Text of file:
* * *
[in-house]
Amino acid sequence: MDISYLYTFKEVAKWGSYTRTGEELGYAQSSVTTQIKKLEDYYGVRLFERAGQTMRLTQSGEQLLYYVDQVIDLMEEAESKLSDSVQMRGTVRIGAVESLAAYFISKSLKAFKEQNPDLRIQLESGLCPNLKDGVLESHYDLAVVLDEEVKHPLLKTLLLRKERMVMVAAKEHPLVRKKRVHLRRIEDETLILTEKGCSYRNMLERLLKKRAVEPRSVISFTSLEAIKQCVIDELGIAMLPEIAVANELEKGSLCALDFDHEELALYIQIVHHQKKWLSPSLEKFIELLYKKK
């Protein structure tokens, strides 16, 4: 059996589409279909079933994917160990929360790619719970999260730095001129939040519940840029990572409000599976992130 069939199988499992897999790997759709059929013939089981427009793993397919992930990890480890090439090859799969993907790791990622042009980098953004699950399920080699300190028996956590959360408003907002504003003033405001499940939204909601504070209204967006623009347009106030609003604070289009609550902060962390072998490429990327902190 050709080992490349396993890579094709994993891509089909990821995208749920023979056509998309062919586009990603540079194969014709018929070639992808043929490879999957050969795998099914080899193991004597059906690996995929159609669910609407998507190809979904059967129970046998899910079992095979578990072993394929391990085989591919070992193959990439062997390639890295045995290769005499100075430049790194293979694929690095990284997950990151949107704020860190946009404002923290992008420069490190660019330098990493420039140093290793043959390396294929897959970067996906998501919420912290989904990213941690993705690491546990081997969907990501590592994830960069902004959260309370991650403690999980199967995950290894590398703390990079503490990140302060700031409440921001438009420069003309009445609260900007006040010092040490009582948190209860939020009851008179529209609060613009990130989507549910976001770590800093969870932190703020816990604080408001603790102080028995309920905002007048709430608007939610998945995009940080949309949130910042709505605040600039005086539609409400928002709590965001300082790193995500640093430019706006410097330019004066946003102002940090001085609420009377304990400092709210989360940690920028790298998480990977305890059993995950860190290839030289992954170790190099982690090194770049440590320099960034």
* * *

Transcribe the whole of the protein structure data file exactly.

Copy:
[in-house]
Amino acid sequence: MDISYLYTFKEVAKWGSYTRTGEELGYAQSSVTTQIKKLEDYYGVRLFERAGQTMRLTQSGEQLLYYVDQVIDLMEEAESKLSDSVQMRGTVRIGAVESLAAYFISKSLKAFKEQNPDLRIQLESGLCPNLKDGVLESHYDLAVVLDEEVKHPLLKTLLLRKERMVMVAAKEHPLVRKKRVHLRRIEDETLILTEKGCSYRNMLERLLKKRAVEPRSVISFTSLEAIKQCVIDELGIAMLPEIAVANELEKGSLCALDFDHEELALYIQIVHHQKKWLSPSLEKFIELLYKKK
């Protein structure tokens, strides 16, 4: 059996589409279909079933994917160990929360790619719970999260730095001129939040519940840029990572409000599976992130 069939199988499992897999790997759709059929013939089981427009793993397919992930990890480890090439090859799969993907790791990622042009980098953004699950399920080699300190028996956590959360408003907002504003003033405001499940939204909601504070209204967006623009347009106030609003604070289009609550902060962390072998490429990327902190 050709080992490349396993890579094709994993891509089909990821995208749920023979056509998309062919586009990603540079194969014709018929070639992808043929490879999957050969795998099914080899193991004597059906690996995929159609669910609407998507190809979904059967129970046998899910079992095979578990072993394929391990085989591919070992193959990439062997390639890295045995290769005499100075430049790194293979694929690095990284997950990151949107704020860190946009404002923290992008420069490190660019330098990493420039140093290793043959390396294929897959970067996906998501919420912290989904990213941690993705690491546990081997969907990501590592994830960069902004959260309370991650403690999980199967995950290894590398703390990079503490990140302060700031409440921001438009420069003309009445609260900007006040010092040490009582948190209860939020009851008179529209609060613009990130989507549910976001770590800093969870932190703020816990604080408001603790102080028995309920905002007048709430608007939610998945995009940080949309949130910042709505605040600039005086539609409400928002709590965001300082790193995500640093430019706006410097330019004066946003102002940090001085609420009377304990400092709210989360940690920028790298998480990977305890059993995950860190290839030289992954170790190099982690090194770049440590320099960034």